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I need a fast way to ensure that site ID is correct. Instantiating SPSite seems to be quite expensive, so may be there are other options to do this.

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1 Answer 1

up vote 2 down vote accepted

Assuming there isn't a method somewhere within the SharePoint object model that does this in some super efficient way (yeah, I couldn't find one either), I've done some testing that seems to suggest that the best thing to do is to access the relevant SPWebApplication object and enumerate that object's Sites property.

I created a quick test harness in the form of an application page with three buttons on it:

enter image description here

Once clicked, each button validates one or more site IDs using three different methods, each wrapped in an SPMonitoredScope instance:

  1. Instantiating SPSite

    try
    {
       using (SPSite site = new SPSite(siteId)) {}
    }
    catch {}
    
  2. Using current SPContext to access web application's Sites property (iterating with foreach)

    var sites = SPContext.Current.Site.WebApplication.Sites;
    foreach (SPSite site in sites)
    {
       if (site.ID == siteId)
       {
          // site found
          break;
       }
    }
    
  3. Using current SPContext to access web application's Sites property (LINQ)

    var site = SPContext.Current.Site.WebApplication.Sites.FirstOrDefault(x => x.ID == siteId);
    if (site != null)
    {
       // site found
    }
    

Obviously, the last two test cases are only useful if you can access a valid SPContext object. The question doesn't elaborate on where your code lives (timer job, event receiver, web part, web service, etc.) so I'm only assuming that you can access a valid SPContext. Another obvious note to call out: this very much depends on the topology of your farm, specifically the number of site collections involved.

Results

Example developer dashboard output:

enter image description here

The following numbers are averages based on 5 clicks per button:

  1. Test with current site ID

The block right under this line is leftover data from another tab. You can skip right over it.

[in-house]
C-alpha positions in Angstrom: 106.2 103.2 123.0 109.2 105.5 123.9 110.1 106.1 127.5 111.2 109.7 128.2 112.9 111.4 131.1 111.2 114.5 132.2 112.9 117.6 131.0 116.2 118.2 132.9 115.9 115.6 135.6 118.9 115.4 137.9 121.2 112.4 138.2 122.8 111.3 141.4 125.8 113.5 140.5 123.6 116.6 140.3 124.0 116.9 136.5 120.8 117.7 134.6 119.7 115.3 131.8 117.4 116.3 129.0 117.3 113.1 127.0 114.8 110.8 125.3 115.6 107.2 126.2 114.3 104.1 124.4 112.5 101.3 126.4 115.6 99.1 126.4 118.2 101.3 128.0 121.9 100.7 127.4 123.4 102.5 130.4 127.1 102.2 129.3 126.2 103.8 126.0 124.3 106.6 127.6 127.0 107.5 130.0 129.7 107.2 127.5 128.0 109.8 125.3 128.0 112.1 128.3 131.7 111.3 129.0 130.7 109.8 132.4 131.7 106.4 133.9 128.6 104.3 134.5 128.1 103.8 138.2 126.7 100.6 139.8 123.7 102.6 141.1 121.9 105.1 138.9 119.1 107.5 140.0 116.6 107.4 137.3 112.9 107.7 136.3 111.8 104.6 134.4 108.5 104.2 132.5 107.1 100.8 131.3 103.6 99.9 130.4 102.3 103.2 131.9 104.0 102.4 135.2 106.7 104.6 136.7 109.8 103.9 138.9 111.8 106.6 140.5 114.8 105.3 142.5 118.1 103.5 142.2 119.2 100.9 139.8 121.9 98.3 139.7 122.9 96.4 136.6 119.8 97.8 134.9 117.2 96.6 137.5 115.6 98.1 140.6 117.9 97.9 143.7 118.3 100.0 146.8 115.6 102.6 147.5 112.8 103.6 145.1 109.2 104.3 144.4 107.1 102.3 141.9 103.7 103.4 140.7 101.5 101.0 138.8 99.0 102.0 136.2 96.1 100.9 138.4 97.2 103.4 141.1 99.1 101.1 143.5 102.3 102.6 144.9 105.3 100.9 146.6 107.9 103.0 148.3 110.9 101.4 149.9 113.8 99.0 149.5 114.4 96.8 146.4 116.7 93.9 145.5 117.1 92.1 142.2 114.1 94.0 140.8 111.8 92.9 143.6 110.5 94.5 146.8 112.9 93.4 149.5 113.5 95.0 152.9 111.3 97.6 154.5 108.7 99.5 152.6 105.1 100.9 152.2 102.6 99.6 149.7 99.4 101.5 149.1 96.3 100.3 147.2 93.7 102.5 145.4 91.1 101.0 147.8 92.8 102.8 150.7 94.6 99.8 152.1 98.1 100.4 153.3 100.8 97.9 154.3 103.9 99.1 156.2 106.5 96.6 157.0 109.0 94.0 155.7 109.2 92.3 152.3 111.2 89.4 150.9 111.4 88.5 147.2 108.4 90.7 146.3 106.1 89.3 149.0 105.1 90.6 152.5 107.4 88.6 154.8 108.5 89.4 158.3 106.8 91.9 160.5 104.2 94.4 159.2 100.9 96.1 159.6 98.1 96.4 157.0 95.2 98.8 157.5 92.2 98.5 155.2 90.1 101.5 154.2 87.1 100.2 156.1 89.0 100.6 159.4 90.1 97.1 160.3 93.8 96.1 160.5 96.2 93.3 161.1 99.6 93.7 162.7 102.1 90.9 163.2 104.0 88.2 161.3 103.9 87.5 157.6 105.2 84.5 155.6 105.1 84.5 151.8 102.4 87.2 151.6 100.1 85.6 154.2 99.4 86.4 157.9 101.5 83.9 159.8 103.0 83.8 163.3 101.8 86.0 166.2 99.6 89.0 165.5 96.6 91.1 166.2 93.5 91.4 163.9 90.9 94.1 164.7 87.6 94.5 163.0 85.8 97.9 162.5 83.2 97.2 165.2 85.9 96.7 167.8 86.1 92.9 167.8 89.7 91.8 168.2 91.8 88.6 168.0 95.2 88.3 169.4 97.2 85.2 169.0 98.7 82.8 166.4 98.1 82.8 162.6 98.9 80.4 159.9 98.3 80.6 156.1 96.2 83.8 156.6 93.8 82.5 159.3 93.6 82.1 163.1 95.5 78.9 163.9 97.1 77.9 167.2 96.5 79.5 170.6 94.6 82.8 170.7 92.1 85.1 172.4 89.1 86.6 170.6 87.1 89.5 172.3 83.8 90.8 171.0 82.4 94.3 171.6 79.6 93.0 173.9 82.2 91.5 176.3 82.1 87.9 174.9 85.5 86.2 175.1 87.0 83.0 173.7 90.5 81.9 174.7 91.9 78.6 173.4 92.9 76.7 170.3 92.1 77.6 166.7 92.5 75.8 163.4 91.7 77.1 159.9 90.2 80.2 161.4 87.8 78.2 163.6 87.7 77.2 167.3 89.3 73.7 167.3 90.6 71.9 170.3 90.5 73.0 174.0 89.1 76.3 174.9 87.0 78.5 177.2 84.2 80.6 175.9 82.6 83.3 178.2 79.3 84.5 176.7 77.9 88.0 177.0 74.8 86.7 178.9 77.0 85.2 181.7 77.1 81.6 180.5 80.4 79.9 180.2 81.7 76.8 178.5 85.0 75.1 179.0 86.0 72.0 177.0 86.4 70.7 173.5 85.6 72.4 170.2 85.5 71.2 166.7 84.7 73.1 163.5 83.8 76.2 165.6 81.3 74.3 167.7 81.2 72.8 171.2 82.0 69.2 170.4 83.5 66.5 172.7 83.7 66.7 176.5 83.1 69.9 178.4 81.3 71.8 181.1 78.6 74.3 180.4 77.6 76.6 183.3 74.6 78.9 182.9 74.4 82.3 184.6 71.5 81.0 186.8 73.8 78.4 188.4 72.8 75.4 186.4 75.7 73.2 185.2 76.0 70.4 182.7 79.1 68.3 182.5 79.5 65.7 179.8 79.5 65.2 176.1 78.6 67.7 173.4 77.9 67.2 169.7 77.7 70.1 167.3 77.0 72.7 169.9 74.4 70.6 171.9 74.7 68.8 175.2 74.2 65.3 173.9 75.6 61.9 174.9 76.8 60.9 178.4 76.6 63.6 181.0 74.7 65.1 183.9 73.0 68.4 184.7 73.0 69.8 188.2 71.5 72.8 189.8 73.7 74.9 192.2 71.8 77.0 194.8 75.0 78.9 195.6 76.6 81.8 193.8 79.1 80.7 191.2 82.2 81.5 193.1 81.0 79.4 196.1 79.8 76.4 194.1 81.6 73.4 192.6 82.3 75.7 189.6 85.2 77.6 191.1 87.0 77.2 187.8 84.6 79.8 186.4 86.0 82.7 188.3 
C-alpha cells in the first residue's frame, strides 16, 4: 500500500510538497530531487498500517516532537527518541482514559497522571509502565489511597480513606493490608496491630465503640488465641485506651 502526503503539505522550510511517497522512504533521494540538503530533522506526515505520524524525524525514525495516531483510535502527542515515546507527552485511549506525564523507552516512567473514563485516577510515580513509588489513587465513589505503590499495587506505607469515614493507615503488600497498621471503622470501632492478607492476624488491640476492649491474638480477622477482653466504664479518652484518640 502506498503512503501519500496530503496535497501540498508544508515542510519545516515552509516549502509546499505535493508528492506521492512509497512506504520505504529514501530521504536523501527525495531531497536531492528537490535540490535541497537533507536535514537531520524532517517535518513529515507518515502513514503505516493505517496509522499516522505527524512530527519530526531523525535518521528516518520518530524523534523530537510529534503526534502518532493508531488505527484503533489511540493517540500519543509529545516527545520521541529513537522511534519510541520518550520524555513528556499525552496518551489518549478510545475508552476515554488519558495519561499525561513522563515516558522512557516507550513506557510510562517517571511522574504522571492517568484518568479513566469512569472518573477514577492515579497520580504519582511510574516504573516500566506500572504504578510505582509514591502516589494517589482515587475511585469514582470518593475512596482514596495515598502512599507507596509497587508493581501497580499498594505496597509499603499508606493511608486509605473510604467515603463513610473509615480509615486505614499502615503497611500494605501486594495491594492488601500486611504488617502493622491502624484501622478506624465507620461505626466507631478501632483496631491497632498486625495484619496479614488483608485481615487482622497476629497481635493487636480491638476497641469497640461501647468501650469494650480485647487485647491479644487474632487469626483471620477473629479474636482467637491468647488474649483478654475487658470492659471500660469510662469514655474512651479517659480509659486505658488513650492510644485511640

• Instantiating SPSite... (0.09 ms)
    • Using SPContext to access web application's Sites property (foreach)... (2.85 ms)
    • Using SPContext to access web application's Sites property (LINQ)... (2.28 ms)
  2. Test with errorneous site ID
    • Instantiating SPSite... (2.42 ms) (interestingly much, much higher thanks to the exception)
    • Using SPContext to access web application's Sites property (foreach)... (2.33 ms)
    • Using SPContext to access web application's Sites property (LINQ)... (2.17 ms)
  3. Test with 100 IDs (1 being the current site ID)
    • Instantiating SPSite... (189.08 ms)
    • Using SPContext to access web application's Sites property (foreach)... (2.14 ms)
    • Using SPContext to access web application's Sites property (LINQ)... (2.07 ms)

All that being said, I think it really depends on the nature of your comparison: how many IDs you're dealing with, how many site collections you're dealing with, etc. The win with the SPContext object is that it's already in memory, regardless of whether you're using it or not. If you're running through a collection of candidate site IDs within the context of a particular web application, my $0.02 is: grab the relevant SPWebApplication object and use a concise LINQ query to vet each ID:

var site = SPContext.Current.Site.WebApplication.Sites.FirstOrDefault(x => siteIds.Contains(x.ID));
if (site != null)
{
   // site found
}

Disclaimer: These tests were performed on a development farm with three web applications and only three site collections (one per web application). Windows Server 2008 R2, SharePoint Server 2010 (August 2011 CU) YMMV

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Thanks, now I am much more confident that I am not overlooking something. –  Mike Chaliy Jan 8 '13 at 9:49
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